The sector is continuing to grow on the back of rapidly evolving and sophisticated techonology, writes Jane Simms.
As each of the main players in the video-games sector unveils its third-generation consoles, so the move toward convergence continues, with machines that offer greater multimedia capabilities. The market has also seen the emergence of games that encourage physical activity, through the use of motion-sensitive controllers, and those with an educational bent. The latter aims to reach a market outside the core male-oriented 16- to 24-year-old audience. They may also combat perceptions that video games are damaging to people's health and encourage violence.
UK consumers spend more on video games than health clubs, the cinema or nightclubs. For those concerned about the sedentary state of the British public, this is an alarming statistic. Last year the sector was worth pounds 1.8bn, up from pounds 1.5bn in 2004, and Mintel predicts it will rise again this year to exceed pounds 2bn in 2007.
The video-games market has been characterised by bursts of prodigious growth followed by periods of consolidation, as subsequent waves of hardware launches hit the market.
First-generation consoles have been succeeded by second- and third-generation machines, PCs have become more powerful and handheld devices are now lighter and more sophisticated. In turn, these developments have allowed the software publishers to produce more innovative and compelling games.
In the past five years, the hardware market has been dominated by three players: Sony, which has the biggest share of the static consoles market through its PlayStation offering; Nintendo, which has prevailed in the hand-held category with its Game Boy and DS brands; and Microsoft, which launched its next-generation Xbox 360 console last November, a full year ahead of its rivals' next-generation products. By contrast, PC gaming has fallen back.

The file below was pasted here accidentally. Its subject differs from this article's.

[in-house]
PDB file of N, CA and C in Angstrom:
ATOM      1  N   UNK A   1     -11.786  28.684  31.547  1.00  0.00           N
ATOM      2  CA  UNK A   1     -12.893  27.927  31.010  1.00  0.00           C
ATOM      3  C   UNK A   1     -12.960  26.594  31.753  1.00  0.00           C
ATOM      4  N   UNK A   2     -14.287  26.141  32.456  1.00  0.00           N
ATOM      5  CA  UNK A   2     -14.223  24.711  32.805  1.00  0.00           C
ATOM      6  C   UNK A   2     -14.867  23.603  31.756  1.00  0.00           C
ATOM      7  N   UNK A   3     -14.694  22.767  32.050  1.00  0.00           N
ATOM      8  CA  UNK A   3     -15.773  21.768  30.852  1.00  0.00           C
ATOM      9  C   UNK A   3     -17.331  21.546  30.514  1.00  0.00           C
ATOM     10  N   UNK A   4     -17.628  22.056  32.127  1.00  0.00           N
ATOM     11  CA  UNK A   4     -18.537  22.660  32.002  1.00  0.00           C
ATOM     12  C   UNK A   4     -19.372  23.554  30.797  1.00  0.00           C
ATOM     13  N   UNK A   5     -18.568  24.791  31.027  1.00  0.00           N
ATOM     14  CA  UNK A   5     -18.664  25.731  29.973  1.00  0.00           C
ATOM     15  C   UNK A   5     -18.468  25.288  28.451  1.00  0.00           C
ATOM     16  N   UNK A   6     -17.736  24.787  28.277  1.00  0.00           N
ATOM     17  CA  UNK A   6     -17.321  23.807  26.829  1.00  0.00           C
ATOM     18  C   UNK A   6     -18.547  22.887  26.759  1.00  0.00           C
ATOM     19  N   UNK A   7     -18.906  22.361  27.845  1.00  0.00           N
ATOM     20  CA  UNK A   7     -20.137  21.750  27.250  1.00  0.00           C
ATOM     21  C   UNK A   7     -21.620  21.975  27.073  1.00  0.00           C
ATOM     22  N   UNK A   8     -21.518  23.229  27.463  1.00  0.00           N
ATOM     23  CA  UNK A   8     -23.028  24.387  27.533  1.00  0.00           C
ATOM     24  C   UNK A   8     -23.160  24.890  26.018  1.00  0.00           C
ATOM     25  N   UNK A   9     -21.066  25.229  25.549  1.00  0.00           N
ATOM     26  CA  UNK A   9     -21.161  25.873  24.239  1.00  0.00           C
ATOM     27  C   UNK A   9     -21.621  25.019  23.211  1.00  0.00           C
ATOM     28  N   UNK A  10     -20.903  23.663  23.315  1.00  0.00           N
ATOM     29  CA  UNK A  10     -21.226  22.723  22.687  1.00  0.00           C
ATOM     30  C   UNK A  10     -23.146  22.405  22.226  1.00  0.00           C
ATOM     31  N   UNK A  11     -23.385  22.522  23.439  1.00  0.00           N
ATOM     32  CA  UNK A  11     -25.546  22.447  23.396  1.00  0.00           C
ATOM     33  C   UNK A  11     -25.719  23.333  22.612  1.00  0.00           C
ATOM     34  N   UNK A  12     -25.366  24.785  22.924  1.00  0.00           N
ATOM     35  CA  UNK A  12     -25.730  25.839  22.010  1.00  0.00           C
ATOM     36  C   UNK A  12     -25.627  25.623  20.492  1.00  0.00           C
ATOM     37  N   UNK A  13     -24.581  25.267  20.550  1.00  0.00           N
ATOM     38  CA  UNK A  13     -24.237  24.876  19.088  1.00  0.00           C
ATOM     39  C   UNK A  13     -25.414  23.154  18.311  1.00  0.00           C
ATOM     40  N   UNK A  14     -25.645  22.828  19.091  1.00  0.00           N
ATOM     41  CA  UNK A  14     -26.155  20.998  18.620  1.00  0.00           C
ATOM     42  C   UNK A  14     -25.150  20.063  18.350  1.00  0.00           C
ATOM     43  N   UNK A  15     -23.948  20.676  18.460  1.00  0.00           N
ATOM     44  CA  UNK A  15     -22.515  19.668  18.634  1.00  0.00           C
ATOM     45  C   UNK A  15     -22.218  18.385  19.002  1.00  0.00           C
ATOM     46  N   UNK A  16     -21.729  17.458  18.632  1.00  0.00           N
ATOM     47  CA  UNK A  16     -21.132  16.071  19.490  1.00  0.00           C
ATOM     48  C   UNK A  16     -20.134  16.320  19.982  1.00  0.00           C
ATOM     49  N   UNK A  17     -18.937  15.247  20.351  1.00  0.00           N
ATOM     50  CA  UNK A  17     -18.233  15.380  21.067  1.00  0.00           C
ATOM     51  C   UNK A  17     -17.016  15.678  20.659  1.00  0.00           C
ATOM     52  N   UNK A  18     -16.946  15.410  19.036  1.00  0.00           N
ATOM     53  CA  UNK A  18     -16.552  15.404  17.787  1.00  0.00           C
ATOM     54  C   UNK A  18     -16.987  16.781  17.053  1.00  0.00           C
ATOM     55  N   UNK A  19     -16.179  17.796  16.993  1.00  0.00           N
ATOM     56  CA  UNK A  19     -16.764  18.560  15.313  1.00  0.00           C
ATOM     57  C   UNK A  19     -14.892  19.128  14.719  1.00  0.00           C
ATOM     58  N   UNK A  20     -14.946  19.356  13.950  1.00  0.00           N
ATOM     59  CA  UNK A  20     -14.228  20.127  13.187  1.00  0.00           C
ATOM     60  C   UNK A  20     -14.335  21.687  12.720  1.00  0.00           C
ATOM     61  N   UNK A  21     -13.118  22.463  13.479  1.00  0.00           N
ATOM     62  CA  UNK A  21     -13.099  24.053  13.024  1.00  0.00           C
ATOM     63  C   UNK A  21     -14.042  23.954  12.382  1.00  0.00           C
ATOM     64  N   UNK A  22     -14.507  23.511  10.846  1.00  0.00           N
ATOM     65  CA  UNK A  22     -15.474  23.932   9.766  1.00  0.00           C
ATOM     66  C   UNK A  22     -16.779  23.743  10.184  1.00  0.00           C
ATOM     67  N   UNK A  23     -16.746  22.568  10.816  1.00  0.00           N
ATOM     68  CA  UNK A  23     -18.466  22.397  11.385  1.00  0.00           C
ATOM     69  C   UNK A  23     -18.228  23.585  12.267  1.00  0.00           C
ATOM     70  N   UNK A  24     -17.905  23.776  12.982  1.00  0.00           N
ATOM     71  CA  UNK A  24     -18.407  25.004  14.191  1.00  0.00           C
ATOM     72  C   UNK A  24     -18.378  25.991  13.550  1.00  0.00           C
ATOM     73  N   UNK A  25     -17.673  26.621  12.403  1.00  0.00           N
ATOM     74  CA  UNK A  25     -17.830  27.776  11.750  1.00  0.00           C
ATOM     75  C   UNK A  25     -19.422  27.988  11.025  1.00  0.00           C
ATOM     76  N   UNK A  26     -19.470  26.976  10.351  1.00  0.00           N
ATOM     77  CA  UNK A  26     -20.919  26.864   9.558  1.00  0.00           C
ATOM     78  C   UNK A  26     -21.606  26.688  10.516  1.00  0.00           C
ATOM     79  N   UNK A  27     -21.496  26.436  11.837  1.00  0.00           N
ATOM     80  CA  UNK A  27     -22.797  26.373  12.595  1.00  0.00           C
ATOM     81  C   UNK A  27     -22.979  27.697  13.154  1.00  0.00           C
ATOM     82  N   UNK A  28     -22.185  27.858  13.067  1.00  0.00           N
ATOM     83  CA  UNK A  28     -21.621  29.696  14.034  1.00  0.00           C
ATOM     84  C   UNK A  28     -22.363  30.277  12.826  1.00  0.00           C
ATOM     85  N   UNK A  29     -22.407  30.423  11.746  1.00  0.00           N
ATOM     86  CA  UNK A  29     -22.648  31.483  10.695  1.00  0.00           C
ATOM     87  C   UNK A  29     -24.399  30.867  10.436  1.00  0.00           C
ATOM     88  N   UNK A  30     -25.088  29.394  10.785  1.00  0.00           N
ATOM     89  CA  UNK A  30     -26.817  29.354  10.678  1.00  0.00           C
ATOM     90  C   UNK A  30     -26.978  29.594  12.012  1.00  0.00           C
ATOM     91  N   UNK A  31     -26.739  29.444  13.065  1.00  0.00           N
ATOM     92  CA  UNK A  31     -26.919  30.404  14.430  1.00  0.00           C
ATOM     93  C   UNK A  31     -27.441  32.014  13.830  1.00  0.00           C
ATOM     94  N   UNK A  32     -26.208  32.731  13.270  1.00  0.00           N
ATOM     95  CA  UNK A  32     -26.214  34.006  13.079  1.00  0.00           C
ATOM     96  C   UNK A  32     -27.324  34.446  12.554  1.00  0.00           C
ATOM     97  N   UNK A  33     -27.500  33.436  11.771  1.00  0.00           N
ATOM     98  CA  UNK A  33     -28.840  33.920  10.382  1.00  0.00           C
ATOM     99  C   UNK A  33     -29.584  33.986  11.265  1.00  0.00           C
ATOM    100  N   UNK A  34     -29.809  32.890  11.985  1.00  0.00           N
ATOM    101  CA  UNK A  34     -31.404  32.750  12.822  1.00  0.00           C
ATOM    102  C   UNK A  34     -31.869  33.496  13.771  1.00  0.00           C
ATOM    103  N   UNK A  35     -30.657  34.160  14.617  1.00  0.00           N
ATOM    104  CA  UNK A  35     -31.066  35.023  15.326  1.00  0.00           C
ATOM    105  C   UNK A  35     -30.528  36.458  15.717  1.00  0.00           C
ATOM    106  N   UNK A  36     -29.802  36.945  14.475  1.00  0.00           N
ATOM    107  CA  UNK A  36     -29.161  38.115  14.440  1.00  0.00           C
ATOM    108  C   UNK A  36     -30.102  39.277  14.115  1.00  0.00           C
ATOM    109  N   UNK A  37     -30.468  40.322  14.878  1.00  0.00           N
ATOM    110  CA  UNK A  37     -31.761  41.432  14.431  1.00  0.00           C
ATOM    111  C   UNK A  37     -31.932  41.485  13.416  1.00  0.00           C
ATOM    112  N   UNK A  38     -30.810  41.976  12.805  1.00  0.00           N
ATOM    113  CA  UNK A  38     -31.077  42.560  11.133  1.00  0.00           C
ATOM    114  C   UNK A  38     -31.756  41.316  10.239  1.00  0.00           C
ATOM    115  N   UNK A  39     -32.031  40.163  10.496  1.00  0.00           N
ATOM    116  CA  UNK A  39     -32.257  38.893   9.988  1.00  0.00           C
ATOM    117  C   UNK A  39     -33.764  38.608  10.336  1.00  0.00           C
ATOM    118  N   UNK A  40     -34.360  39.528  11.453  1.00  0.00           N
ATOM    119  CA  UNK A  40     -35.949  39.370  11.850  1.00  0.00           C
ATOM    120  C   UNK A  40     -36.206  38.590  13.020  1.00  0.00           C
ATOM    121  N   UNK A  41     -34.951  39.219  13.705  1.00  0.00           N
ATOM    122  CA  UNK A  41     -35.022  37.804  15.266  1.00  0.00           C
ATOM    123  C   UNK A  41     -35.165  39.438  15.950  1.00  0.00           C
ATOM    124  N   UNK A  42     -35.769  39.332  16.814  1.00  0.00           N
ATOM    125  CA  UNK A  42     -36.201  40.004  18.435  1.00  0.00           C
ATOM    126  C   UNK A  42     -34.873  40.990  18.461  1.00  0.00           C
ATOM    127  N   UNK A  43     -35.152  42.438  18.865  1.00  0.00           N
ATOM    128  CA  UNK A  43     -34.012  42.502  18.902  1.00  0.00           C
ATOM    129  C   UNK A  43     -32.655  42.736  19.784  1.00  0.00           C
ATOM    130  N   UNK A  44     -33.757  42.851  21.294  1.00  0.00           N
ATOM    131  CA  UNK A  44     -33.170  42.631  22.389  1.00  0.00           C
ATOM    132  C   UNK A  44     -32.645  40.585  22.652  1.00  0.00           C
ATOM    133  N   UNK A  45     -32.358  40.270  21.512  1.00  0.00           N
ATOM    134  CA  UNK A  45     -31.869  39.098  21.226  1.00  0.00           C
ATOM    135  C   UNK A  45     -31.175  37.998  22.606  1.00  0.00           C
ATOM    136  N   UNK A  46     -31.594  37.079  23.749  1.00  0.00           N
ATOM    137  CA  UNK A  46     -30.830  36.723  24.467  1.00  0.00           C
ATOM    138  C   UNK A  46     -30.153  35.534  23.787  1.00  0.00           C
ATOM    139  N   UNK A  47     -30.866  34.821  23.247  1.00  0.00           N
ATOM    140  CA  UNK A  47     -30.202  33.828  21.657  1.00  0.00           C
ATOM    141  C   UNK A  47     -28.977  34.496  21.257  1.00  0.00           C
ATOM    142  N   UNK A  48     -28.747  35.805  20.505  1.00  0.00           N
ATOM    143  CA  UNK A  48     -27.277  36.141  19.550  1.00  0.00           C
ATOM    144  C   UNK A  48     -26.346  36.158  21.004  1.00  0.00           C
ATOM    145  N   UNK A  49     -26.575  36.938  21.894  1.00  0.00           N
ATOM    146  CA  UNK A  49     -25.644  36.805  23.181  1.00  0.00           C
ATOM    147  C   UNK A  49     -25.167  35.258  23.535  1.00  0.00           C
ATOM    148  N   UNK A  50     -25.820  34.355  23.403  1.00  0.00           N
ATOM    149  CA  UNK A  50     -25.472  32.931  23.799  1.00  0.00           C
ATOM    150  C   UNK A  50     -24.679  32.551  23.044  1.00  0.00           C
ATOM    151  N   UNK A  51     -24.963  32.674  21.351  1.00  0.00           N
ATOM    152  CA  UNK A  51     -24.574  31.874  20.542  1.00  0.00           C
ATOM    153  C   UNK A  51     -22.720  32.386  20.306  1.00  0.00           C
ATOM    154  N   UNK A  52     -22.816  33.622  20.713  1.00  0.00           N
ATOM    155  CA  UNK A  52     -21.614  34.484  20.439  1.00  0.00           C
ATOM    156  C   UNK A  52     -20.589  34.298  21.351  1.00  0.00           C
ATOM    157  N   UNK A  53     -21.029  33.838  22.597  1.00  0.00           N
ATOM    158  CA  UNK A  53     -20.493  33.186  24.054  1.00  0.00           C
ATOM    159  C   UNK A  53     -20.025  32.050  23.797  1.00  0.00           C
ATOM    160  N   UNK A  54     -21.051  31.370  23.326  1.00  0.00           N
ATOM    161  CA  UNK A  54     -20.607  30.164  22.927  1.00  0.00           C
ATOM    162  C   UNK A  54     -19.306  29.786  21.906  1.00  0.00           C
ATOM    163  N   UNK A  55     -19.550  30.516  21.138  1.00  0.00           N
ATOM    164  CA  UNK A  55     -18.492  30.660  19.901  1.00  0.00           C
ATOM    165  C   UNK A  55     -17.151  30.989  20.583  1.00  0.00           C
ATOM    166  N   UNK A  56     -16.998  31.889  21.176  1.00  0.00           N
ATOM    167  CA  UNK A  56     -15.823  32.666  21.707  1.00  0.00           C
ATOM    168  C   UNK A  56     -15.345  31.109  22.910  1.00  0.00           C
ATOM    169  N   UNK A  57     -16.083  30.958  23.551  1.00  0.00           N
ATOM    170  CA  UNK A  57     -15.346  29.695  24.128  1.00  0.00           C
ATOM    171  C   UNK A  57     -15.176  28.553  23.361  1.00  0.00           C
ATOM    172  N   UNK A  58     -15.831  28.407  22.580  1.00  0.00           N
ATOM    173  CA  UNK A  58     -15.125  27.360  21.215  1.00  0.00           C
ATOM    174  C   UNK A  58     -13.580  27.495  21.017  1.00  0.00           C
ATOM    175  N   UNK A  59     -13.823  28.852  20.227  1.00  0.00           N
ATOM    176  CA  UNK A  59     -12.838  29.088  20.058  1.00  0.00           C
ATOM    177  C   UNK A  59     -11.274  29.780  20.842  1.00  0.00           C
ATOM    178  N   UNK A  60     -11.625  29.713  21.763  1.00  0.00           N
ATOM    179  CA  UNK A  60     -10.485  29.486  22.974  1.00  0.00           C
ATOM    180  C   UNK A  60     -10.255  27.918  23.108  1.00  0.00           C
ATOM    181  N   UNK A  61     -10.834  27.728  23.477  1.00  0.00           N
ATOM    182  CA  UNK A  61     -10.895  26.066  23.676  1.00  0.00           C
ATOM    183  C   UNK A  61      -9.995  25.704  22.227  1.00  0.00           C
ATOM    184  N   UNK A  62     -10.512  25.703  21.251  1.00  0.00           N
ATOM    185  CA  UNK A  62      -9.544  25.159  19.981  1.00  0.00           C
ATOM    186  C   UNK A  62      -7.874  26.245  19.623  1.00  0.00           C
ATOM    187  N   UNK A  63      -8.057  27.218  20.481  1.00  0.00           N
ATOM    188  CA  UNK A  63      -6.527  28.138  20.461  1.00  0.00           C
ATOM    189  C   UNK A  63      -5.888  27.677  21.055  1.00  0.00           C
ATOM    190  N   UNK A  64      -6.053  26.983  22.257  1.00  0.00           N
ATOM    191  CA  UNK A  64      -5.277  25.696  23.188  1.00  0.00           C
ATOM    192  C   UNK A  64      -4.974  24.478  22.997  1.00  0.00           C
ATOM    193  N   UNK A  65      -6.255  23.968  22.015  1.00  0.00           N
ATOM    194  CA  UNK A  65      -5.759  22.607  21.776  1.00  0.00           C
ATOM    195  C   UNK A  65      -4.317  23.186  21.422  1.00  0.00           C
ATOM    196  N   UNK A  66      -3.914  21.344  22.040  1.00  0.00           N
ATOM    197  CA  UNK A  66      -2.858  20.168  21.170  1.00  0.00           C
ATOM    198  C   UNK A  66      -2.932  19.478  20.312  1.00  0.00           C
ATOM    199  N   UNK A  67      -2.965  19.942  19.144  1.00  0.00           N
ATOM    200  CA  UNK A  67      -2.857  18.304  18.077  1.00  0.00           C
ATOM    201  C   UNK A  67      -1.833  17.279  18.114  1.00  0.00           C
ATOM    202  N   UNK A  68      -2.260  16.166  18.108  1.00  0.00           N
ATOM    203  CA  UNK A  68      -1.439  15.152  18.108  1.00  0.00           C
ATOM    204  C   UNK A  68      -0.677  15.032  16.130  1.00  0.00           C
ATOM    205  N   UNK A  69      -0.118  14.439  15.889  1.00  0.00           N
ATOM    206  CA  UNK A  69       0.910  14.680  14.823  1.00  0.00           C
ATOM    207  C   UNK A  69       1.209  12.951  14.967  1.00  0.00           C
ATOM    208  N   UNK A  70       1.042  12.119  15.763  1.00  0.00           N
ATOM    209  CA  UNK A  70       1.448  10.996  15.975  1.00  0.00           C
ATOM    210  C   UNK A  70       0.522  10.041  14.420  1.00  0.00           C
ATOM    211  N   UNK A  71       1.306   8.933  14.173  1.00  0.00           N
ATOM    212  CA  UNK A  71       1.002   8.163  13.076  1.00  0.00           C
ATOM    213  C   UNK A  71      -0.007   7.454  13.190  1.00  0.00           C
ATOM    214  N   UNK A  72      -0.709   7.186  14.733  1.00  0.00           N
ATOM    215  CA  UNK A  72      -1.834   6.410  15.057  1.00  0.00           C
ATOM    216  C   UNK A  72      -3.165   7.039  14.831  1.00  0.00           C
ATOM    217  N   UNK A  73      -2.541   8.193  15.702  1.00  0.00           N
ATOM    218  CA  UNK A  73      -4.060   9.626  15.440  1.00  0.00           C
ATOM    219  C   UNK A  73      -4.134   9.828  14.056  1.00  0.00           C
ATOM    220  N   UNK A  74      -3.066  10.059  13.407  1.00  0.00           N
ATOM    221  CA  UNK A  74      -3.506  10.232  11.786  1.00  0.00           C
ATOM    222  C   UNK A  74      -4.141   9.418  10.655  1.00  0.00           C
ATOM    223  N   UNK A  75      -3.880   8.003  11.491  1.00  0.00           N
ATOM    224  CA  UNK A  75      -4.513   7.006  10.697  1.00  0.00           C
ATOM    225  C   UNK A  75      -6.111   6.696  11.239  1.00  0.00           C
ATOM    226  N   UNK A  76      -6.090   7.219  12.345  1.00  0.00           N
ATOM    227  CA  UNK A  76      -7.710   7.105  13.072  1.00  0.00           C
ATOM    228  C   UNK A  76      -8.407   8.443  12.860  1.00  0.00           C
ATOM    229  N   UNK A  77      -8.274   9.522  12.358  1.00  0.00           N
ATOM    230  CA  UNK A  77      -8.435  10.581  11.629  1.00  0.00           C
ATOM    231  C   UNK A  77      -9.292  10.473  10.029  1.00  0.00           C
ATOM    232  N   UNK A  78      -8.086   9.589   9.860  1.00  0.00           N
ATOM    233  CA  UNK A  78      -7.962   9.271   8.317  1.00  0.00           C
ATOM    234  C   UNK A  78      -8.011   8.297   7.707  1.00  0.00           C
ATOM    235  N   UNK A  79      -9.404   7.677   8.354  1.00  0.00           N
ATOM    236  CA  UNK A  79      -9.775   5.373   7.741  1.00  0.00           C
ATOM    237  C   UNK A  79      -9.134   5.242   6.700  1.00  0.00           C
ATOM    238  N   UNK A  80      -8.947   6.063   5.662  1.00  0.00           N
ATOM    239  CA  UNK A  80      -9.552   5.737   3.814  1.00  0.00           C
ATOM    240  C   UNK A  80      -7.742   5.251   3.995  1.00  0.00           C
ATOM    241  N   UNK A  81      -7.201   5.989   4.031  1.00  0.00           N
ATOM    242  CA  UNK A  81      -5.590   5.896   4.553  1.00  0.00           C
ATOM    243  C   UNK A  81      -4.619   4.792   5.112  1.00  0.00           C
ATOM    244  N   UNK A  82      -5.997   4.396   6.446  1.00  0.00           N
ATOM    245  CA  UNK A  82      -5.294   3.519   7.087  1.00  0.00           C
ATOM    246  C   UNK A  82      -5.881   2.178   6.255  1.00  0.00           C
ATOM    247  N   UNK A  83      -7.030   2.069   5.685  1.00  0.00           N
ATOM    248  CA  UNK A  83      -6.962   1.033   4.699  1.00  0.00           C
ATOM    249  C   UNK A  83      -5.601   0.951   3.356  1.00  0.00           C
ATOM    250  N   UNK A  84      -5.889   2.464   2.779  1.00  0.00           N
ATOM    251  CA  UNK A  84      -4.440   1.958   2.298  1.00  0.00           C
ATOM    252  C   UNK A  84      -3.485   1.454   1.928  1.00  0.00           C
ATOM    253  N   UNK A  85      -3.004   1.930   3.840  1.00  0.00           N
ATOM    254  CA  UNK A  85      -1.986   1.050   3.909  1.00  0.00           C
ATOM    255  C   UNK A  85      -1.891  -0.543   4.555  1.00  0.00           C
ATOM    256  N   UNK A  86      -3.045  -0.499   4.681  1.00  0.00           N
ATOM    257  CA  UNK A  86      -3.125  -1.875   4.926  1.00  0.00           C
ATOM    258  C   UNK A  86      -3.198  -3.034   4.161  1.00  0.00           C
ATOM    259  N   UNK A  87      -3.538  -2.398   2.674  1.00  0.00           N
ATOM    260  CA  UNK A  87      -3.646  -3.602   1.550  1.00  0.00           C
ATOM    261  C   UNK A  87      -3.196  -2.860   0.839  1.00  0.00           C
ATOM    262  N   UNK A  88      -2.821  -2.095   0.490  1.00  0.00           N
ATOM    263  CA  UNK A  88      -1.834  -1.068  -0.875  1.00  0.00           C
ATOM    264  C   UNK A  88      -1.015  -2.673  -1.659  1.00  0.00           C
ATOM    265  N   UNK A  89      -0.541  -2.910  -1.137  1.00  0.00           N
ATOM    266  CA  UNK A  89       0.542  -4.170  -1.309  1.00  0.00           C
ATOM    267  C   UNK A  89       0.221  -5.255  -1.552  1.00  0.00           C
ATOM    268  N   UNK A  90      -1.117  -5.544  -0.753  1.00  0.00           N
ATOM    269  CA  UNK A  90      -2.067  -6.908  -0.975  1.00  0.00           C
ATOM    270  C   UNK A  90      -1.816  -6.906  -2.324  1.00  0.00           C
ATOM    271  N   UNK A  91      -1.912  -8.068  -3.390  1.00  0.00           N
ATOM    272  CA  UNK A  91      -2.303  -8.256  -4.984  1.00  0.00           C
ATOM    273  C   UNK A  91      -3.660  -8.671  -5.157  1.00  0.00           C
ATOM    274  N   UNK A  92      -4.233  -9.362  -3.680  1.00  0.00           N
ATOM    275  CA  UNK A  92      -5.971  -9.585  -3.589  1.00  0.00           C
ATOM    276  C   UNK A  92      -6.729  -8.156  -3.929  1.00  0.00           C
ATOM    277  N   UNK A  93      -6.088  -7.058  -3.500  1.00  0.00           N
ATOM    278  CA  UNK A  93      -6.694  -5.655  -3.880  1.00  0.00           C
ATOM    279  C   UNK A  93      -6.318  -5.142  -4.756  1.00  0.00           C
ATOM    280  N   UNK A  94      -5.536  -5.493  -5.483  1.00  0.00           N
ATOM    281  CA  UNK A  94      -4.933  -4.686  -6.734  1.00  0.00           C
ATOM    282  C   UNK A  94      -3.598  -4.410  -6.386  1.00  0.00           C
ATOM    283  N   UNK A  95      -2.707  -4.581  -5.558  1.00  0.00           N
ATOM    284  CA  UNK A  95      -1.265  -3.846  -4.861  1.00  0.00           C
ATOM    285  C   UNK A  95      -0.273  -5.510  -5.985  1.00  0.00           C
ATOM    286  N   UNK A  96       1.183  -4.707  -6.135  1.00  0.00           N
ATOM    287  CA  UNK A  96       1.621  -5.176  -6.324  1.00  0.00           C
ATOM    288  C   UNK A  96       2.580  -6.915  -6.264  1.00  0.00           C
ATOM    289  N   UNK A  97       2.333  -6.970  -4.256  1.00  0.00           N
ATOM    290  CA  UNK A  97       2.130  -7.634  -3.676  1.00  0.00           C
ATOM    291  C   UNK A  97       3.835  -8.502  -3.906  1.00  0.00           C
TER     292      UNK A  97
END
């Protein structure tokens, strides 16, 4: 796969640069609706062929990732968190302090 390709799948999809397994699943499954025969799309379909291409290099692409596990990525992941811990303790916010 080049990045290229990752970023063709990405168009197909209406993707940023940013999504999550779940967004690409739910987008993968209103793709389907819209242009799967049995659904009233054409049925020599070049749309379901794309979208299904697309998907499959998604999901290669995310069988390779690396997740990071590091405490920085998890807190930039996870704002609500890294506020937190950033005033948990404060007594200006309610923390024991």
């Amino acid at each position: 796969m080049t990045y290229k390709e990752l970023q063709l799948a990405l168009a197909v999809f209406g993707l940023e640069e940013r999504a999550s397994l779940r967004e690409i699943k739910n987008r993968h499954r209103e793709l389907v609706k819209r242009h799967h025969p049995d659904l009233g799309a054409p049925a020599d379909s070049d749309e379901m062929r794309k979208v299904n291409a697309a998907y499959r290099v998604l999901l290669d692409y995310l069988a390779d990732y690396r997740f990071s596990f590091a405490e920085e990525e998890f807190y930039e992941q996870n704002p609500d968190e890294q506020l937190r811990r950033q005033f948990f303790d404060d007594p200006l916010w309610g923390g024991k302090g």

In 2005, the games market was shaped by a trio of launches: the handheld Nintendo DS and Sony PSP, and the Xbox 360. The introduction later this year of the Nintendo Wii and a cheaper Xbox 360, along with next year's delayed launch of PlayStation 3, prices for which will start at EUR499 (pounds 335), are expected to boost the market further.
Household penetration of static consoles appears to have hit a plateau at about 30%, and many argue it has reached saturation point among 15-to-44-year-old ABC1 gamers.
Matthew Woodley, creative director at games developer Sega, believes that both software and hardware developers need to make their products more user-friendly to broaden their appeal. 'They have been obsessed with the technology's capabilities, even to the extent of the number of buttons on controllers, rather than what consumers want,' he says.
The latest generation of consoles is more intuitive, however. It is now easier to get online using the Xbox 360 than it was using earlier versions of the console, while the controller on the forthcoming Wii features a motion sensor that allows the user to replicate real-life actions - such as moving left and right - in a game. The Nintendo DS, meanwhile, has targeted older people, not least though content designed to 'train their brains'.
Another potential growth driver will be achieving 'convergence' by creating a single machine that can be used to play movies, games and music as well as viewing photos. Such a machine would be a central purchase for a household, rather than a leisure or discretionary one.
To foster growth, the industry also needs to address a number of negative perceptions about video games. These include the belief that they promote violence in children, reduce intelligence and are anti-social. It must also restrict anti-social content and prevent games falling into younger hands than those for which they are intended. …